Parth D

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Hmm. The rules have probably changed and I wasn't aware.



I'd go with what Parth said about this. The fielding captain should ideally withdraw the appeal in the spirit of the game. But the batsman should also retire hurt to get properly treated in any case. I think in the circumstances it wouldn't be unfair for the captain to even withdraw the appeal after the batsman is already in the pavilion and the news of how severe the injury has been made known.
It is mentioned that the batsman gained consciousness in 5 mins :spy

If that wasn't the case I would have gone your route
 

qpeedore

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It is mentioned that the batsman gained consciousness in 5 mins :spy

If that wasn't the case I would have gone your route
Batman, with all the new rules about concussions etc, you really expect a collapsed player to continue batting after he's revived? Joker does not agree. He's back in the hut almost immediately, even if in all the time it will take for a stretcher to come onto the field he recovers and says he's fine.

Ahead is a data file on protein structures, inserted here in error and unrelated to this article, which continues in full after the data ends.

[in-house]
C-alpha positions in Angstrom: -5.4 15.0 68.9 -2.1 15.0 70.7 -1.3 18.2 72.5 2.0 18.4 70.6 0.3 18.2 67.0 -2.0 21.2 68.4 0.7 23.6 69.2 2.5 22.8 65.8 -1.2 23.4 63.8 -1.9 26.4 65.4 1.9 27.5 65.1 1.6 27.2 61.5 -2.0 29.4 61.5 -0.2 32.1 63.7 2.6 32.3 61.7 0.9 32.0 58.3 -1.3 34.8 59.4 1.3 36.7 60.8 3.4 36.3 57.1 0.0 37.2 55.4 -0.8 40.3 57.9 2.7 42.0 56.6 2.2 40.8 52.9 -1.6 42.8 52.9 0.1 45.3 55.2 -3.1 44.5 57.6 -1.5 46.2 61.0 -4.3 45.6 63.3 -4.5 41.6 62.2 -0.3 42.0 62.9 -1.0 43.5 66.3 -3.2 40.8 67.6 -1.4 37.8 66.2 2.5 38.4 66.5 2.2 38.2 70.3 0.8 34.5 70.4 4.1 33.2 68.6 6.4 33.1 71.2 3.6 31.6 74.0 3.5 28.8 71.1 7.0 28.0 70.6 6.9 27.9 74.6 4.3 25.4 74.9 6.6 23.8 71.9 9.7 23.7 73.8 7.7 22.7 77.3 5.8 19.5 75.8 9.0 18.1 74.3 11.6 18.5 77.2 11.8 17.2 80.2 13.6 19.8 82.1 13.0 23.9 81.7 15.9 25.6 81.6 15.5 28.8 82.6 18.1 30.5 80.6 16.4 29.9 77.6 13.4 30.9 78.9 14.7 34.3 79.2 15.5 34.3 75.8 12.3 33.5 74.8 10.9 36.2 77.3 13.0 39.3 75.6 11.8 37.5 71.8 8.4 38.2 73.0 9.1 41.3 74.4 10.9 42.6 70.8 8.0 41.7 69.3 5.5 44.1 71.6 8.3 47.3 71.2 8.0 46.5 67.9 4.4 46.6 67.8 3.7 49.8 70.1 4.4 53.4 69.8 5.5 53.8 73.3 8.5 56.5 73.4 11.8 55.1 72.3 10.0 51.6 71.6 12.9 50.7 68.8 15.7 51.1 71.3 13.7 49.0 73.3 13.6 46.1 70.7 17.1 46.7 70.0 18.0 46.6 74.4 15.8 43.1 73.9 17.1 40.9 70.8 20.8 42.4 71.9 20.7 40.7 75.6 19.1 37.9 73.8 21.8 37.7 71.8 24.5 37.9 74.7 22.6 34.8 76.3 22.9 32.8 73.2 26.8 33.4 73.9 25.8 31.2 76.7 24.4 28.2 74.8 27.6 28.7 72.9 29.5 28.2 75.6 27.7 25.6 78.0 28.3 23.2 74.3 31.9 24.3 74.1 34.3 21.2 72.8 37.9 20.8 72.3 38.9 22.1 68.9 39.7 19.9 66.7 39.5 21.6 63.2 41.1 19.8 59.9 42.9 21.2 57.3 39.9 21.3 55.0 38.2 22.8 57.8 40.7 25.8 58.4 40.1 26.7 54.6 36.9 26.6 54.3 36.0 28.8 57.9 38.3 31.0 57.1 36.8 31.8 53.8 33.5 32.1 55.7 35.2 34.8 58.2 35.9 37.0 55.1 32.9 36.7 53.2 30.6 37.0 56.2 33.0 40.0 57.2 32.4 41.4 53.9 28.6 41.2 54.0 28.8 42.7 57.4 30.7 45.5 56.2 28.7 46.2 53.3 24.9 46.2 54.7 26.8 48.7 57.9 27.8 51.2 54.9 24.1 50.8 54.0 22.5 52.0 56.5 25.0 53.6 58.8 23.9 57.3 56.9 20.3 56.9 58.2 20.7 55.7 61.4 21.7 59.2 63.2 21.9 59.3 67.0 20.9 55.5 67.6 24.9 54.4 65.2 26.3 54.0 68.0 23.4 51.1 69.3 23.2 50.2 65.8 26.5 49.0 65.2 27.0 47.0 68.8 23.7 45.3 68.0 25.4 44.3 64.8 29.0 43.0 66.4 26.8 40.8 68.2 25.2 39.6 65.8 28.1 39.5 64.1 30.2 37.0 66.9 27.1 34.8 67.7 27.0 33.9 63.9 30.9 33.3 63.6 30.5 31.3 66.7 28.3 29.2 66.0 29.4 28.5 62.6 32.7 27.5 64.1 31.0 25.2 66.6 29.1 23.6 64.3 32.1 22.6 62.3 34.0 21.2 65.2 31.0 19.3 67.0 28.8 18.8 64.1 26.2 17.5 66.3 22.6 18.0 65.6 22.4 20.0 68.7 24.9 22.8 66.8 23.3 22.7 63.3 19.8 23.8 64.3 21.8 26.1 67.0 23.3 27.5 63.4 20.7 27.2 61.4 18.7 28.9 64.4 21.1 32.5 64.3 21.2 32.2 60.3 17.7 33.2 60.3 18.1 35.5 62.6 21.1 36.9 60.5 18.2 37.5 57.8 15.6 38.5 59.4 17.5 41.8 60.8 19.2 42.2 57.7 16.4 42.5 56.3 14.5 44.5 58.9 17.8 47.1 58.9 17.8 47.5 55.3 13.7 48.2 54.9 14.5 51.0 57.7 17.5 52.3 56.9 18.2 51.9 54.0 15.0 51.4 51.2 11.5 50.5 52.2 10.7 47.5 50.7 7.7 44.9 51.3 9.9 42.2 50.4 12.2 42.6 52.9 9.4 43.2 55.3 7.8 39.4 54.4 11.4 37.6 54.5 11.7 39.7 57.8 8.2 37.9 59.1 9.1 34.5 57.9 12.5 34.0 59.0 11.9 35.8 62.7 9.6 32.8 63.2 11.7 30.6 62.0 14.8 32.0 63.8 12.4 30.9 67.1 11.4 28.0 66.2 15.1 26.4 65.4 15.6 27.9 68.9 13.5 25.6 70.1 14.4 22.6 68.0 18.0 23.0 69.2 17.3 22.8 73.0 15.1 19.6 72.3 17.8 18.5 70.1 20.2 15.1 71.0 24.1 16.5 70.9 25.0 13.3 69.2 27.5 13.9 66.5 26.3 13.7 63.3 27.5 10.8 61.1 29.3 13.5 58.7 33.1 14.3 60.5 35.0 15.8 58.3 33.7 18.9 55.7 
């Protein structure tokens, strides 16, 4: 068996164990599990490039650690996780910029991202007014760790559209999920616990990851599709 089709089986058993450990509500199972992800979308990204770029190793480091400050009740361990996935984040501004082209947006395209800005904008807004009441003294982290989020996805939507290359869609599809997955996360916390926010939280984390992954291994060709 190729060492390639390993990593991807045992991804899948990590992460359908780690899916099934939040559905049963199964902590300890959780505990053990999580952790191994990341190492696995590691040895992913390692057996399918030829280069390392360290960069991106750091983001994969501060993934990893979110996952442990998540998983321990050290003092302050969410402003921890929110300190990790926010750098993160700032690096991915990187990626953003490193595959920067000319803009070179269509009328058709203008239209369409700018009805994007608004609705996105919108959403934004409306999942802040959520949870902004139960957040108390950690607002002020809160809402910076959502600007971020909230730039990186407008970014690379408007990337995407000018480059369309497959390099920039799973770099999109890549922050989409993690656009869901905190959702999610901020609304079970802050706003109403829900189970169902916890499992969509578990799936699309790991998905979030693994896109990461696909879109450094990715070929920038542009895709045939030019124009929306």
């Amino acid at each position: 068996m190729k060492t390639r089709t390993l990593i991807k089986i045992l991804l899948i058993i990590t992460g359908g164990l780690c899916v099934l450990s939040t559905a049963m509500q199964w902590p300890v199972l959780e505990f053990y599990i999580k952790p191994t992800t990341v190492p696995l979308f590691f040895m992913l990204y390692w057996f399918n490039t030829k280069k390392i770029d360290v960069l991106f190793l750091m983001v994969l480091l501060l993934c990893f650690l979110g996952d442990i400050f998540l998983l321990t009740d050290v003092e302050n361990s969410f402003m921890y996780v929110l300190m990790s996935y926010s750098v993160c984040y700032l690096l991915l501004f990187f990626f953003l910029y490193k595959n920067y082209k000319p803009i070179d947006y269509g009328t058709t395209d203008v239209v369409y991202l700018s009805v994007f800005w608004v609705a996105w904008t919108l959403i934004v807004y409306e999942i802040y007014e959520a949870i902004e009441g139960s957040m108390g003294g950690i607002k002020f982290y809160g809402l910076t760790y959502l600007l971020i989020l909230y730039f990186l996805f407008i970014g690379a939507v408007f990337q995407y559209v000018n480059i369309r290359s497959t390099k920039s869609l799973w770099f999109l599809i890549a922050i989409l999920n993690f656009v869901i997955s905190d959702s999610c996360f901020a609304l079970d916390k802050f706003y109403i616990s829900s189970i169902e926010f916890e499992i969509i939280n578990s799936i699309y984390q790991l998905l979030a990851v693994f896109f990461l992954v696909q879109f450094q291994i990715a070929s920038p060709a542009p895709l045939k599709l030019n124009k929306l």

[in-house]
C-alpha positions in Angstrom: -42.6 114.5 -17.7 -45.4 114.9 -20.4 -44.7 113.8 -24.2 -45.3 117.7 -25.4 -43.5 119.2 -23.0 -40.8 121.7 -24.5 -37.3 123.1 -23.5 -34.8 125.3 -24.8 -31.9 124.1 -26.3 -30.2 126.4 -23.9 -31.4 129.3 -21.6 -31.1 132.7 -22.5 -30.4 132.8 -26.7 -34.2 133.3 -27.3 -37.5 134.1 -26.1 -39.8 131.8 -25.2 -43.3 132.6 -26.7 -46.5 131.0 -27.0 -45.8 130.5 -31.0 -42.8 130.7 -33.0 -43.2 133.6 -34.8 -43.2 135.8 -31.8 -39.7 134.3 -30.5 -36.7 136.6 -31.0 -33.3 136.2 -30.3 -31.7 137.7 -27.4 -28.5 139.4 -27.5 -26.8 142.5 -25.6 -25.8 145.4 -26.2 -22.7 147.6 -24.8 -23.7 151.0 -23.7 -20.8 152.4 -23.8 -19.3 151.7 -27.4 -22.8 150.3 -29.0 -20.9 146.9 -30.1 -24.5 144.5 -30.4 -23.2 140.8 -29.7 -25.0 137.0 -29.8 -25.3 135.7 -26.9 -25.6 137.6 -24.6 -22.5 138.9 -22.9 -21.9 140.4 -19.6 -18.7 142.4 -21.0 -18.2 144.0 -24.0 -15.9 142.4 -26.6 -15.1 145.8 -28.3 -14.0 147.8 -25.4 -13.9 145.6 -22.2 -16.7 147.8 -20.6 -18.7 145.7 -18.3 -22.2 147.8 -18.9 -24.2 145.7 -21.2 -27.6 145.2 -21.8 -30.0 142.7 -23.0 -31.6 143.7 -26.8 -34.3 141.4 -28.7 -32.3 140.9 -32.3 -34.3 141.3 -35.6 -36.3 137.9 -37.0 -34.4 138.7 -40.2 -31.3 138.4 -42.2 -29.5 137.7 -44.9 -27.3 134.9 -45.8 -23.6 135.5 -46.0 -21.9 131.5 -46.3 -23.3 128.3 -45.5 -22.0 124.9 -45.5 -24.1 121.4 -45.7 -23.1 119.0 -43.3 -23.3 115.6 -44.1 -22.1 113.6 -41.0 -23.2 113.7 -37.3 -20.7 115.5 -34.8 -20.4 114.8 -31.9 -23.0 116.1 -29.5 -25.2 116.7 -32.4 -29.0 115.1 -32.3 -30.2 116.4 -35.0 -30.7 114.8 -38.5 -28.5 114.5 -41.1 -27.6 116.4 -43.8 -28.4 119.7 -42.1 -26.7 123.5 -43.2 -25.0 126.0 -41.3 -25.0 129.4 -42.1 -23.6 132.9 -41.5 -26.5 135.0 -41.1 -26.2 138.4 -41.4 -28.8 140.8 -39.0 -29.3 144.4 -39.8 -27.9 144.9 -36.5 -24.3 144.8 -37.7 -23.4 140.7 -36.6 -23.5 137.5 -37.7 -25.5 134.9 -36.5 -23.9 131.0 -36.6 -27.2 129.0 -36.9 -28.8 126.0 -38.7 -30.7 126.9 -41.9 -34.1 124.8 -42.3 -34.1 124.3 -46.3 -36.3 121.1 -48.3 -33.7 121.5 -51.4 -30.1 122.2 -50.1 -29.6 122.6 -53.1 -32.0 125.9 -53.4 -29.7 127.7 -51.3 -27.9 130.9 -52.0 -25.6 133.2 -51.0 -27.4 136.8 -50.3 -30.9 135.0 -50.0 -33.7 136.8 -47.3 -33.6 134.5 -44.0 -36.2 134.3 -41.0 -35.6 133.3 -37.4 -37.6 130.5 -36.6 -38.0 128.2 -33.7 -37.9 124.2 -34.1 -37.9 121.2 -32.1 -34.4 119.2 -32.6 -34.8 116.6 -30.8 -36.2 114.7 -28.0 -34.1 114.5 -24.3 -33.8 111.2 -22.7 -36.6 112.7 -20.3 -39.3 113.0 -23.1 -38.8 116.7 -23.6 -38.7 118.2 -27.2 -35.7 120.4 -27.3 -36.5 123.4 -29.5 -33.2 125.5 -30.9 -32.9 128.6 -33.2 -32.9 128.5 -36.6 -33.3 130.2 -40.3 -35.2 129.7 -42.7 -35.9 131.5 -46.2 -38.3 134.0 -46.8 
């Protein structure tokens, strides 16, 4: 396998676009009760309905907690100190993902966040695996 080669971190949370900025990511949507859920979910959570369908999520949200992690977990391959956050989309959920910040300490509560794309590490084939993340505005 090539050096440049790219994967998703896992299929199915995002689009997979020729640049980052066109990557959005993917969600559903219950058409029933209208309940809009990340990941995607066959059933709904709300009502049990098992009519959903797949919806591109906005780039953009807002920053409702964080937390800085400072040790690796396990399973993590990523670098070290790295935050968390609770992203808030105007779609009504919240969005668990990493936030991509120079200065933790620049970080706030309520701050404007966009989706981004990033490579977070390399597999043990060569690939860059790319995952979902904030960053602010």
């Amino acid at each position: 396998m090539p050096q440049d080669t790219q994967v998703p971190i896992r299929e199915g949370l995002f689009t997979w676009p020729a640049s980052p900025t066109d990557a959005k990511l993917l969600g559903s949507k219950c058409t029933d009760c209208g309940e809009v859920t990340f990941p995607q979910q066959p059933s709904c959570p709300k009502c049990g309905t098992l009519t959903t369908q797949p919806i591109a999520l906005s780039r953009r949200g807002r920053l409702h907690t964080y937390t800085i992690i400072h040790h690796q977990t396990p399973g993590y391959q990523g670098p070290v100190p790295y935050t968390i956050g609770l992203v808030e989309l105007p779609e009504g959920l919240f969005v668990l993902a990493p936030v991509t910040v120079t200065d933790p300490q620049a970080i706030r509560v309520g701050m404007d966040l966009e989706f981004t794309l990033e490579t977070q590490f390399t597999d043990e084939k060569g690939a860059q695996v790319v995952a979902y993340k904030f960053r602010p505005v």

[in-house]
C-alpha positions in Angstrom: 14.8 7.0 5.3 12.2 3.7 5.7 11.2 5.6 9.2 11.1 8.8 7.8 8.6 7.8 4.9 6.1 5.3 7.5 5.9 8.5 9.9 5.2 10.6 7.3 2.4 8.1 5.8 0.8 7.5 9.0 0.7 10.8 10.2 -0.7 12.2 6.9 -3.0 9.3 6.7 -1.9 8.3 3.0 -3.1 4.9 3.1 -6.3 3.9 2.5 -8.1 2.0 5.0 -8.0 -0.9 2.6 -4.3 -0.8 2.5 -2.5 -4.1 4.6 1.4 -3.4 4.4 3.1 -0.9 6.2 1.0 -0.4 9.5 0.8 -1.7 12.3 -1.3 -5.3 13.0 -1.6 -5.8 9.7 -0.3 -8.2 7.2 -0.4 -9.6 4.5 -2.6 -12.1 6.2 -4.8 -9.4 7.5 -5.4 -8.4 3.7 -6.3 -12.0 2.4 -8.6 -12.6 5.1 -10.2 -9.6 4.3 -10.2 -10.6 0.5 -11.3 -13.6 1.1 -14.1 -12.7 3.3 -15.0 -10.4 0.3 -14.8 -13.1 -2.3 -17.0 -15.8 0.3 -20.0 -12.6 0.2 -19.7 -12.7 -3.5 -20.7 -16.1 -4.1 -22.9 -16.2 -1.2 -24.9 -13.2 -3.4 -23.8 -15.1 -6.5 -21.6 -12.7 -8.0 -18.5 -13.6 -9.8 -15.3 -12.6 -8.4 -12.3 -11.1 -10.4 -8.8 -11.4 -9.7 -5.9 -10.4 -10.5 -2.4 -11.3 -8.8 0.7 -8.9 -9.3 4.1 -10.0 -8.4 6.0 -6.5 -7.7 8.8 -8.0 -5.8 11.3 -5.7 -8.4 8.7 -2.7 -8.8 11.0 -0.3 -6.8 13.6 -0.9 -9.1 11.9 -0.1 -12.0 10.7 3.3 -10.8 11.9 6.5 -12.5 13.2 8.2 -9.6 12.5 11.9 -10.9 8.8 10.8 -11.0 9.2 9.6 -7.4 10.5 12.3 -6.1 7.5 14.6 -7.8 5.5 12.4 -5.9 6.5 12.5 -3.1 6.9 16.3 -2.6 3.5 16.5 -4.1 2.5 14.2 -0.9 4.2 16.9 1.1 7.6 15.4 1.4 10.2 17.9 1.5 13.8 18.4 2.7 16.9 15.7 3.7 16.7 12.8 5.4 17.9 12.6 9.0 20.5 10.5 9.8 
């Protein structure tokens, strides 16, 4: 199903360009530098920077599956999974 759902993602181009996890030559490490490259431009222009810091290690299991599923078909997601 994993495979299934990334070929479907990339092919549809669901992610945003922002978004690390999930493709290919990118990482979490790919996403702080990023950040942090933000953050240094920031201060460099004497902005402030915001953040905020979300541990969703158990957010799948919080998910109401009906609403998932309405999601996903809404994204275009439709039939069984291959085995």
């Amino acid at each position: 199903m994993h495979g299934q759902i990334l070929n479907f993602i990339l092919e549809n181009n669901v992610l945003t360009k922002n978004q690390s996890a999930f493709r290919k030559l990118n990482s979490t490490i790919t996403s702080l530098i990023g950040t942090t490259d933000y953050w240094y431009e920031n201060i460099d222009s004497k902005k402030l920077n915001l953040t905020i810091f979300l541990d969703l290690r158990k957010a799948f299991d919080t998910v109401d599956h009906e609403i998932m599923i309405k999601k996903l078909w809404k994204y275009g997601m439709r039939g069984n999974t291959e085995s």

If he insists on staying in the middle, the Joker part of me will set a field allowing quick singles. Let him run and collapse again.
 

qpeedore

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1. There is no television referral system in place. A bowler has had a couple of appeals turned down. He asks you why you said not out. Can you tell him why you made your calls?

2. You are fielding at square leg, and the batsman absolutely smashes one into your body. In self defense you throw your arms up and palm the ball away. But with your momentum and whatnot, the ball trickles onto the stumps with the batsmen attempting a third run and it dislodged the bails. The fielders appeal. Is it out?

3. A well-established batsman is off strike. The tail ender sends a sharp catch to the fielder at cover. He snatches it just above the turf, but then immediately (in the same motion) throws it across to the keeper, who finds the good batsman out of his ground. Obvioulsy the fielding team appeals. Who is out?